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Product Ownership

When a company decides, for whatever reason, that Agile is the right idea for them and they are going to go all out to switch over to Scrum as a methodology, the person they usually look to as taking on the new Product Owner roles (POs) are the existing Product Managers (PdMs). This makes all sorts of sense, since the PO represents the needs of the business and has the responsibility to make sure the business value is delivered by the project.  The trick is the PdM is likely already 110% maxed out by their current workload, so they can’t simply switch over to being that available-to-the-Scrum-team, ready to quickly answer questions mode that is expected in Scrum. It is expected and normal for a user story to need clarification during development in an iteration – and the basic Scrum arrangement is to expect the PO to be available to answer questions from the developers.

So, what do we do in anything larger than the simplest organization?  How do we handle the situation where the PO is already overloaded?  The key is to switch our thinking from simply a Product Owner to Product Ownership, where a team of people takes on the responsibilities of assuring business value is delivered. In this sort of team, the Business Analyst (BA), with specialized skills in requirements management and possibly a closer working relationship with the Agile delivery team, plays a pivotal role.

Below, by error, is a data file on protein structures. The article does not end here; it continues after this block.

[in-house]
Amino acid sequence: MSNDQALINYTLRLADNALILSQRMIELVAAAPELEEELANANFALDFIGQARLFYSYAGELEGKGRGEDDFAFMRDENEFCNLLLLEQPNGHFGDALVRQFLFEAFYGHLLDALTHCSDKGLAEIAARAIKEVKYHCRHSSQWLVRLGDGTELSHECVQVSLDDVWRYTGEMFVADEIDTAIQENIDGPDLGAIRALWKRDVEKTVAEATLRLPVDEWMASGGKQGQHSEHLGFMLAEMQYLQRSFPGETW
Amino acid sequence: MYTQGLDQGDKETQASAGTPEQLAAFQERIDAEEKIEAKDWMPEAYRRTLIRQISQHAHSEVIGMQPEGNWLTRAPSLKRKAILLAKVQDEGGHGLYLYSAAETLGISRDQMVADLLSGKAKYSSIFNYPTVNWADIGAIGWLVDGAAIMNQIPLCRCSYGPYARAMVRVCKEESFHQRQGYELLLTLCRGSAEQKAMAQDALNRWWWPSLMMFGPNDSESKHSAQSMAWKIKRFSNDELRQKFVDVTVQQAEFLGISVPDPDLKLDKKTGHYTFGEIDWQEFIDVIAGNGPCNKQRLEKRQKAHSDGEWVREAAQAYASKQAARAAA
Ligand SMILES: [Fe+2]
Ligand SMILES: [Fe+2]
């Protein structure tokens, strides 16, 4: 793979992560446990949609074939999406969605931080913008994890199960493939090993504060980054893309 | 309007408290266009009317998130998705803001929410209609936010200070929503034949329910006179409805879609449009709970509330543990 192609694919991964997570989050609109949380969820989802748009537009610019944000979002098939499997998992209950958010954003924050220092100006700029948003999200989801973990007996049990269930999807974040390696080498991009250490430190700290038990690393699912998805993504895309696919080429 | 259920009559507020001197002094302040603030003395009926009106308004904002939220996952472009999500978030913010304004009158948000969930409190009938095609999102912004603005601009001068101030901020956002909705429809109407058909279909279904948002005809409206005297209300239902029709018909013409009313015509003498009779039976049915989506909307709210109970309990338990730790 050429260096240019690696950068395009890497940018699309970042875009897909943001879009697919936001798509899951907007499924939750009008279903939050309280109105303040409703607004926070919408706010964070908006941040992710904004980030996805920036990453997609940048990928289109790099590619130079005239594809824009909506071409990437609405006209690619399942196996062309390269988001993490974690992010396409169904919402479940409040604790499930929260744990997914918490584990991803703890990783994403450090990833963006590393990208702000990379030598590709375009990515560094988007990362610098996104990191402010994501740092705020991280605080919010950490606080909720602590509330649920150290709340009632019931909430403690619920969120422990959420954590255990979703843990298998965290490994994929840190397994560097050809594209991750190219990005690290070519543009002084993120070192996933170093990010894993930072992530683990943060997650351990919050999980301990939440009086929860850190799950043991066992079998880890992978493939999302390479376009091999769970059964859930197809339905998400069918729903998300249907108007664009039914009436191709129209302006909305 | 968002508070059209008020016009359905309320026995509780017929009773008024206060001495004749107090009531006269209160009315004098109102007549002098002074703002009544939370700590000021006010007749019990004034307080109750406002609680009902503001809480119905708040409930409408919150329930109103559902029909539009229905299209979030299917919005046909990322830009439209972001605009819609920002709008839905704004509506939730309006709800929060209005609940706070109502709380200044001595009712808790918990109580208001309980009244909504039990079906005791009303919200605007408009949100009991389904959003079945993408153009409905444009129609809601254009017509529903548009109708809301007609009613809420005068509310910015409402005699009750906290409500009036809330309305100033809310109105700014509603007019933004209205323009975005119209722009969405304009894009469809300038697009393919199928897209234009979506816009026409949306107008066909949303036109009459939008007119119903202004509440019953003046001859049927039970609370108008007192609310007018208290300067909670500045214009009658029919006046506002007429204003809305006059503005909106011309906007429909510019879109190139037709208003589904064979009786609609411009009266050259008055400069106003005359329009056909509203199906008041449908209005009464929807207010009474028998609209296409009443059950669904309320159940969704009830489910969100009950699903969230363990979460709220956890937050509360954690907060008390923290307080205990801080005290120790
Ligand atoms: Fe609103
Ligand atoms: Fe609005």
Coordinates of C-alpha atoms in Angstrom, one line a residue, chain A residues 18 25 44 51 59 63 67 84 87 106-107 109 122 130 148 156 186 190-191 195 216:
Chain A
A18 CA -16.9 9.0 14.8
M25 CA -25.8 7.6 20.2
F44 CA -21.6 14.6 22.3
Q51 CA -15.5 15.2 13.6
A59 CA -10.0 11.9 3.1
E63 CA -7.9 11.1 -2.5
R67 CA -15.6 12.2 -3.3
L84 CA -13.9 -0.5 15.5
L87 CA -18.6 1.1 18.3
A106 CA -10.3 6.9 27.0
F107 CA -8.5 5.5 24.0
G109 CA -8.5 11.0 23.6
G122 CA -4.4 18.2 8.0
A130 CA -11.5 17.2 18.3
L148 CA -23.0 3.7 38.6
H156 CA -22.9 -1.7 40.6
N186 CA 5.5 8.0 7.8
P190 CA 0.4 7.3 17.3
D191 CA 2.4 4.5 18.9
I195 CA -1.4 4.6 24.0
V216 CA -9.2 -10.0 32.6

The PO and BA would together be responsible for doing project work such as crafting the definition of done with the Scrum team, gathering requirements and loading the backlog, and grooming the backlog as the project runs.  The PO can have the BA act as proxy in their place with the Scrum team when the Product Owner isn’t readily available.

This cooperative approach requires a tight working relationship between the PO and BA. Communication needs to be on-going. The Product Owner can work the backlog with an eye towards business needs and keeping stakeholders informed and involved, and the Business Analyst can work the backlog with an eye towards having the user stories well-formed and ready for the development team to tackle. Both need to be flexible in responding to change, and both need to be involved in managing the backlog and elaborating the user stories.

The PO may still be haggard, and finding ways to free up enough time for them to effectively work with the delivery teams is always a challenge, but working with BAs to cooperatively manage the requirements and backlog can make projects manageable.